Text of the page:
Is there a more infectious laugh on the television these days?
BBC pundit Micah Richards howled in hysterics when colleague Alan Shearer named his midfield duo for the greatest team of players he had played alongside.
Richards has proven to be a hugely popular figure on football coverage on both the BBC and Sky Sports since he hung up his boots and turned his focus to punditry.
That is thanks in part to his energetic persona, and his ability to find, or create, the comedy in football analysis.
As part of his role on the BBC Match of the Day team, the former City defender joined veteran presenter Gary Lineker and former Newcastle striker Shearer for another of their Top 10 podcasts.
This episode saw them create the best team they could, out of players they had played alongside at club level.
Given Richards played in an era when all the world’s best players were plying their trade in the Premier League, and he was part of the moneybags City team that won the title in 2012, his team was always likely to have the edge over Shearer’s.
However, as a Premier League winner himself, the Geordie frontman had an impressive list of team-mates to pick from too.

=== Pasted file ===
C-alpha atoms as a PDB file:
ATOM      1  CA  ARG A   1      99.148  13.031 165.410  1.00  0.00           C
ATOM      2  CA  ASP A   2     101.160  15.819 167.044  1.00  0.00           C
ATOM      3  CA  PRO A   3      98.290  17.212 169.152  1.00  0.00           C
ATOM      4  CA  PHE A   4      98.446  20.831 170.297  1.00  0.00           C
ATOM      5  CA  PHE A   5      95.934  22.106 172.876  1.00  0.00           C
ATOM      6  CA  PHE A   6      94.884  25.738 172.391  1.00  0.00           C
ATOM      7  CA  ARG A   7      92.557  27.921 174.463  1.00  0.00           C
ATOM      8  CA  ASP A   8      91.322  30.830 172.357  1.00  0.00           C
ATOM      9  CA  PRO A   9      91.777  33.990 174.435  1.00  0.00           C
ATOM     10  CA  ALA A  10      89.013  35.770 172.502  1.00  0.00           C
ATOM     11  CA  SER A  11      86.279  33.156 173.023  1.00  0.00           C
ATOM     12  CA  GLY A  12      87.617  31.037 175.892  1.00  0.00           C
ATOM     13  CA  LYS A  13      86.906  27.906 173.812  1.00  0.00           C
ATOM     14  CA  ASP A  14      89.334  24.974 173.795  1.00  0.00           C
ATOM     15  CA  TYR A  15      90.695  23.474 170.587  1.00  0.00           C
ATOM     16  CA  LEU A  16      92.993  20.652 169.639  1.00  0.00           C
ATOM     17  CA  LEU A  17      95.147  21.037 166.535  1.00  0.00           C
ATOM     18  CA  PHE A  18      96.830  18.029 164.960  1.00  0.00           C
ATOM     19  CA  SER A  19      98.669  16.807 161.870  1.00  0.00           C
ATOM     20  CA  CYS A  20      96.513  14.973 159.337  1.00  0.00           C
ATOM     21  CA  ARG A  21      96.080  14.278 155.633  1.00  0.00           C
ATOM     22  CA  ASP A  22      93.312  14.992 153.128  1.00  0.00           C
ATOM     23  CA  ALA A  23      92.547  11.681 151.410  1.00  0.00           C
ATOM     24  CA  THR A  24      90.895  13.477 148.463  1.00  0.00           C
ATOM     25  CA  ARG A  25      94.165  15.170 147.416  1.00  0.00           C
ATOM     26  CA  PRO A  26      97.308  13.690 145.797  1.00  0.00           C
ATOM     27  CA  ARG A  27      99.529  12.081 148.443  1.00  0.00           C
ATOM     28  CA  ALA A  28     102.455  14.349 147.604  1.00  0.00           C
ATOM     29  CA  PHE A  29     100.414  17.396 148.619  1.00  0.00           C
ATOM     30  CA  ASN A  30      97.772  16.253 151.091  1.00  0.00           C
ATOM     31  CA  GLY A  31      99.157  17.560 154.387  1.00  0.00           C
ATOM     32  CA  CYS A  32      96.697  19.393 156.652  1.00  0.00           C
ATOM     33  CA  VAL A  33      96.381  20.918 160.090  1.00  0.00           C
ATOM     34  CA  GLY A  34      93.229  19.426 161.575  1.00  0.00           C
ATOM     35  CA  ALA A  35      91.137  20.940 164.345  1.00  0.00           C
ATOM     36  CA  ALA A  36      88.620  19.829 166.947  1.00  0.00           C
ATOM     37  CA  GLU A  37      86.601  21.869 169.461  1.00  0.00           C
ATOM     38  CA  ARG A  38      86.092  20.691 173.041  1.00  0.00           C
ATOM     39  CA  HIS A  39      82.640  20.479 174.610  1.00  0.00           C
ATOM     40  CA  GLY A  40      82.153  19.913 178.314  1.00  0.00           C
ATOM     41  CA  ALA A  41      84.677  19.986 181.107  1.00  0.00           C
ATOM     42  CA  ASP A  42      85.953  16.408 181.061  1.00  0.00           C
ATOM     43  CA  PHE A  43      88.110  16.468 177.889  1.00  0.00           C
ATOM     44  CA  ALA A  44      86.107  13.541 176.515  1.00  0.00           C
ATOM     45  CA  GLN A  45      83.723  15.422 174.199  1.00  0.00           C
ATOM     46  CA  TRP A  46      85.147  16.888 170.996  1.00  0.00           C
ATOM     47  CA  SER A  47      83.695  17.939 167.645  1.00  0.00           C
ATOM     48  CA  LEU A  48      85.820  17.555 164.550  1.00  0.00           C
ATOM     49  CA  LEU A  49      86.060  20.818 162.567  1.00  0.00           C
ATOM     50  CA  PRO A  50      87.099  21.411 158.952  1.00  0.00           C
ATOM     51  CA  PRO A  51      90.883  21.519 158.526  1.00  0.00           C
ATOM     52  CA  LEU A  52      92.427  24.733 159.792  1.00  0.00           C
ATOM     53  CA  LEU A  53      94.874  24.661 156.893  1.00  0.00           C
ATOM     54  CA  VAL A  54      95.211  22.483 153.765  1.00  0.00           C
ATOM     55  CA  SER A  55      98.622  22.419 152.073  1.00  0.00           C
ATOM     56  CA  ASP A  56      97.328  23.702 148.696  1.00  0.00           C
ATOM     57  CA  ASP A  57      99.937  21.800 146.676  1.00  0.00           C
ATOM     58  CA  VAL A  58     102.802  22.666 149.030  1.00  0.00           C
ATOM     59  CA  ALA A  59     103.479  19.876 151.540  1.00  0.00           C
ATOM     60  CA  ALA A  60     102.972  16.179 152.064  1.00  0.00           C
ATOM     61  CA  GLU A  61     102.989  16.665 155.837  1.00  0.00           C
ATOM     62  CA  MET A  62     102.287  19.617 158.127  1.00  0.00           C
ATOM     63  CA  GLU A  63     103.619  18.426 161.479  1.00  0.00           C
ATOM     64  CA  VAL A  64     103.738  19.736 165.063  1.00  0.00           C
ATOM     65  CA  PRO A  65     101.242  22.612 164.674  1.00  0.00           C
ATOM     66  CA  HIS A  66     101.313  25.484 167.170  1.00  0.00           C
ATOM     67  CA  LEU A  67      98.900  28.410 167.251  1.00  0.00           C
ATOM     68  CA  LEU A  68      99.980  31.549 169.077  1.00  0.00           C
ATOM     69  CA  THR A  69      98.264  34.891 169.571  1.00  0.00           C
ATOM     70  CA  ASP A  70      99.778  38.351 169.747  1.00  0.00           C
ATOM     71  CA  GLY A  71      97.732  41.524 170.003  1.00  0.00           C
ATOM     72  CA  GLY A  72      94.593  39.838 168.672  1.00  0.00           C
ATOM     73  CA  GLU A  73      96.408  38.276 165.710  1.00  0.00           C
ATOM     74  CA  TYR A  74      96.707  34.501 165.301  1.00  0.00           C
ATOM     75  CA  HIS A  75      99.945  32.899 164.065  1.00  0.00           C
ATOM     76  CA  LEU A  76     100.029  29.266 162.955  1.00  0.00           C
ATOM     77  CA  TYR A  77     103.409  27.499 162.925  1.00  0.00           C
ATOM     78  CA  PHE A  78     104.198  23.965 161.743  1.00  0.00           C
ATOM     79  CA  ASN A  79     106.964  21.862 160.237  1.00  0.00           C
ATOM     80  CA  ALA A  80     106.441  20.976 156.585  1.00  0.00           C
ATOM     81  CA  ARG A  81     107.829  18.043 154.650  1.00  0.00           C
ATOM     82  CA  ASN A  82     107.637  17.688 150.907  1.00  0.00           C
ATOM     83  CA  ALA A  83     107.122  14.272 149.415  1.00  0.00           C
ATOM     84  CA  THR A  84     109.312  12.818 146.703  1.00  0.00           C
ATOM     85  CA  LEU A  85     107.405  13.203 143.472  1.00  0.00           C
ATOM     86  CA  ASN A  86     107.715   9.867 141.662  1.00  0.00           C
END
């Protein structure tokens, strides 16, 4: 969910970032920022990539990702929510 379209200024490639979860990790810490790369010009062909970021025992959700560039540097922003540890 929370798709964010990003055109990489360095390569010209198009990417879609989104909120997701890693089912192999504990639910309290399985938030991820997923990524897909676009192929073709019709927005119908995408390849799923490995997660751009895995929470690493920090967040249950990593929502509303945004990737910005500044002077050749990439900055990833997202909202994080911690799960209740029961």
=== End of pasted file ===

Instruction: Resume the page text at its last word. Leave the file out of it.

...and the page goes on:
The pair were told by Lineker, that they could play whatever formation they wished, had to include themselves in the starting eleven, and could only choose players who they had played alongside at club level, not internationally.
Things began closely, as Shearer named Tim Flowers as his goalkeeper, who he played with at both Southampton and Blackburn, where the pair won the Premier League title together. Richards chose his old City team-mate Joe Hart.
Shearer then named a back three of warriors Colin Hendry and Stuart Pearce, and his former Southampton team-mate Russell Osman, who he described as the best two-footed player he had ever seen.
Lineker, who is ten years older than Shearer, remembered Osman well, but Richards, like many listeners, had not heard of him and needed a few words from his senior colleagues.
In contrast, Richards played a back three of himself, Vincent Kompany and Joleon Lescott, who were all part of the same backline led by Roberto Mancini in 2012.
So far so good for Shearer. Although it could be argued that Richards had the better backline, his former team-mates were at least at a comparable level.
That was about to change.
The widemen for the Premier League’s record goalscorer were Matt Le Tissier on the right and Graeme Le Saux on the left.
Richards acknowledged the quality but claimed he could trump that with … David Silva.
Lineker did defend the unbelievably talented Le Tissier, and said that although he was different to Silva, he could do things that no-one else could do.
Richards then warned that his centre midfield would destroy anything Shearer had to offer, before naming his pair of Patrick Vieira and Yaya Toure.
Two of the best centre midfielders of the Premier League era would definitely take some beating, and Shearer even admitted: “I might be in trouble here.”